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Famous Quotes By John Ruskin - Quoteopia!



John Ruskin - Famous Quotes

» A book worth reading is worth buying.

» A great thing can only be done by a great person; and they do it without effort.

» A little thought and a little kindness are often worth more than a great deal of money.

» A thing is worth what it can do for you, not what you choose to pay for it.

» All books are divisible into two classes, the books of the hour, and the books of all time.

» An unimaginative person can neither be reverent or kind.

» Art is not a study of positive reality, it is the seeking for ideal truth.

» As a camel beareth labor, and heat, and hunger, and thirst, through deserts of sand, and fainteth not; so the fortitude of a man shall sustain him through all perils.

» Be humble as the blade of grass that is being trodden underneath the feet. The little ant tastes joyously the sweetness of honey and sugar. The mighty elephant trembles in pain under the agony of sharp goad.

» Beauty deprived of its proper foils and adjuncts ceases to be enjoyed as beauty, just as light deprived of all shadows ceases to be enjoyed as light.

» Books are divided into two classes, the books of the hour and the books of all time.

» Civilization is the making of civil persons.

» Cursing is invoking the assistance of a spirit to help you inflict suffering. Swearing on the other hand, is invoking, only the witness of a spirit to an statement you wish to make.

» Do not think of your faults, still less of other's faults; look for what is good and strong, and try to imitate it. Your faults will drop off, like dead leaves, when their time comes.

» Doing is the great thing, for if people resolutely do what is right, they come in time to like doing it.

» Endurance is nobler than strength, and patience than beauty.

» Every great person is always being helped by everybody; for their gift is to get good out of all things and all persons.

» Fine art is that in which the hand, the head, and the heart of man go together.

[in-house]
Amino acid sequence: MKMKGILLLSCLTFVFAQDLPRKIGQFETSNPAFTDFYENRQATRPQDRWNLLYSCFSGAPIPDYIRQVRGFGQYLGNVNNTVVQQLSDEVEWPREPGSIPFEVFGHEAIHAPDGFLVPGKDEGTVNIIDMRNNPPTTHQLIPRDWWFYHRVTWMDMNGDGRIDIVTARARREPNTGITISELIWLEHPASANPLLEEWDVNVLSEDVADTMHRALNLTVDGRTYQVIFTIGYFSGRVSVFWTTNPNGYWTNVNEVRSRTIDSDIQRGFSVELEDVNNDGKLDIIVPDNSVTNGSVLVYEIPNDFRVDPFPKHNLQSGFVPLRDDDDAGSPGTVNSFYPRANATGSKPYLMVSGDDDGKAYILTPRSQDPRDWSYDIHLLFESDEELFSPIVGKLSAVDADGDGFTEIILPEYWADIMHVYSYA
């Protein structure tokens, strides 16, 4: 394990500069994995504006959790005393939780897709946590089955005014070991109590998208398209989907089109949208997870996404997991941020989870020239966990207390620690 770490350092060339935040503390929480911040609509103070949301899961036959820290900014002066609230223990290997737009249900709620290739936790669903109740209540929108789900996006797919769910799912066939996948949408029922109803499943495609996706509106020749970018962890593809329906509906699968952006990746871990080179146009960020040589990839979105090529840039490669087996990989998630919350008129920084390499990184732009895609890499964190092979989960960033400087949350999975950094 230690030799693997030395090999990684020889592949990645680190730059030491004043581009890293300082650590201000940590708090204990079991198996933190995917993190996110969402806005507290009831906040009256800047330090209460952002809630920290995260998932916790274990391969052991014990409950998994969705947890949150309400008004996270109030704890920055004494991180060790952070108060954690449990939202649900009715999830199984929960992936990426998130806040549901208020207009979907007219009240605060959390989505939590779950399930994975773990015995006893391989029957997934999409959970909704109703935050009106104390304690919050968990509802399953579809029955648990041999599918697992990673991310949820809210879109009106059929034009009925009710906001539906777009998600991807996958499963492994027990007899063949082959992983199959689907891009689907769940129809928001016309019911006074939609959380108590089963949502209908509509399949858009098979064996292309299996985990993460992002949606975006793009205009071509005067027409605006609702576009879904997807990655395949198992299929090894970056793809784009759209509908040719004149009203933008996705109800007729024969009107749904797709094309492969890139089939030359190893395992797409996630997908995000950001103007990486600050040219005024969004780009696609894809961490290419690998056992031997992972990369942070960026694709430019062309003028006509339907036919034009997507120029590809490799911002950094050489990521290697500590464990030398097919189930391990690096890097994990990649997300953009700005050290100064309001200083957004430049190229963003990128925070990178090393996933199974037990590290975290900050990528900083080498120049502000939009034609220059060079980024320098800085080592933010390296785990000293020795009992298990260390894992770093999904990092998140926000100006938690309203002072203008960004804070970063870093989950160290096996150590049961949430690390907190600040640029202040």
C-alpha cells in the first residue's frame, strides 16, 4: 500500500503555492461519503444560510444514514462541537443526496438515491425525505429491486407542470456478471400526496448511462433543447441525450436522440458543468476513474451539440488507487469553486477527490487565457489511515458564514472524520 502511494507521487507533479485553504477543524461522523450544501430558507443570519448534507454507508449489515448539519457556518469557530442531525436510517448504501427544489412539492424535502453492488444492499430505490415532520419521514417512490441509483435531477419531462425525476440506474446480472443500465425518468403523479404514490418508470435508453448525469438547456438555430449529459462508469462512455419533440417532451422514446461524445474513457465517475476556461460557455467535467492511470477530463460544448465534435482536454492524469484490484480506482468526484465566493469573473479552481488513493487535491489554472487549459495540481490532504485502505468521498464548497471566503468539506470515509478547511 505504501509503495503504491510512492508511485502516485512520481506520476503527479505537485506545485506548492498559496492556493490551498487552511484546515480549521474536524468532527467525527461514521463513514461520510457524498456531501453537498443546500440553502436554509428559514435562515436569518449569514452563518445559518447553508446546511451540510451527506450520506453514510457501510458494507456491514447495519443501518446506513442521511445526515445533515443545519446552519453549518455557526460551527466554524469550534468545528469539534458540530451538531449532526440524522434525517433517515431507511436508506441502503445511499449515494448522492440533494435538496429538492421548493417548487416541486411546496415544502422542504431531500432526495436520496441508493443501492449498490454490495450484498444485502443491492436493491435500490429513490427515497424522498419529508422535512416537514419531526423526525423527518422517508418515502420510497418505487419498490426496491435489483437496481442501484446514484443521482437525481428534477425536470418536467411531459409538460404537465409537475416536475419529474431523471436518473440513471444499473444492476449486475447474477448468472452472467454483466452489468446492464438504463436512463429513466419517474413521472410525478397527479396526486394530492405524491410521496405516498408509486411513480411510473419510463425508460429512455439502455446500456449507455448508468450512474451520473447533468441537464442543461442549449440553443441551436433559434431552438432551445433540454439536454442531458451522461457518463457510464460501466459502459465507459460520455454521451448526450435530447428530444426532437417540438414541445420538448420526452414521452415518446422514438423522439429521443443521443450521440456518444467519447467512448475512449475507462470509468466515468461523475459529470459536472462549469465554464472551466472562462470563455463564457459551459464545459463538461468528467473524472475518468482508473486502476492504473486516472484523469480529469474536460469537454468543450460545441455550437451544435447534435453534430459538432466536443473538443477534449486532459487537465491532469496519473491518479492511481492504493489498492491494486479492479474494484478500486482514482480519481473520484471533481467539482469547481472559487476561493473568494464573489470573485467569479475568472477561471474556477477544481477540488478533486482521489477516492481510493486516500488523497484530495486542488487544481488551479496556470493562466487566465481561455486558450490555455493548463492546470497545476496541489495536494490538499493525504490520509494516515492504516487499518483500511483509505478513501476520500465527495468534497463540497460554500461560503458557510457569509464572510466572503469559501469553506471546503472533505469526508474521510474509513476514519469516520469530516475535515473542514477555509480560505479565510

» Give little love to a child, and you get a great deal back.

» Great nations write their autobiographies in three manuscripts - the book of their deeds, the book of their words and the book of their art.

» He is the greatest artist who has embodied, in the sum of his works, the greatest number of the greatest ideas.

» He that would be angry and sin not, must not be angry with anything but sin.

» How long most people would look at the best book before they would give the price of a large turbot for it?

» I believe the first test of a truly great man is in his humility.

» I have seen, and heard, much of Cockney impudence before now; but never expected to hear a coxcomb ask two hundred guineas for flinging a pot of paint in the public's face.

» Imaginary evils soon become real one by indulging our reflections on them.

» In order that people may be happy in their work, these three things are needed: They must be fit for it. They must not do too much of it. And they must have a sense of success in it.

» It is far more difficult to be simple than to be complicated; far more difficult to sacrifice skill and easy execution in the proper place, than to expand both indiscriminately.

» It is his restraint that is honorable to a person, not their liberty.

» It is not how much one makes but to what purpose one spends.

» Large fortunes are all founded either on the occupation of land, or lending or the taxation of labor.

» Let every dawn be to you as the beginning of life, and every setting sun be to you as its close.

» Man's only true happiness is to live in hope of something to be won by him. Reverence something to be worshipped by him, and love something to be cherished by him, forever.

» Men cannot not live by exchanging articles, but producing them. They live by work not trade.

» Men don't and can't live by exchanging articles, but by producing them. They don't live by trade, but by work. Give up that foolish and vain title of Trades Unions; and take that of laborers Unions.

» Modern education has devoted itself to the teaching of impudence, and then we complain that we can no longer control our mobs.

» Modern travelling is not travelling at all; it is merely being sent to a place, and very little different from becoming a parcel.

» Music when healthy, is the teacher of perfect order, and when depraved, the teacher of perfect disorder.

» Natural abilities can almost compensate for the want of every kind of cultivation, but no cultivation of the mind can make up for the want of natural abilities.

» Nearly all the powerful people of this age are unbelievers, the best of them in doubt and misery, the most in plodding hesitation, doing as well as they can, what practical work lies at hand.

» No art can be noble which is incapable of expressing thought, and no art is capable of expressing thought which does not change.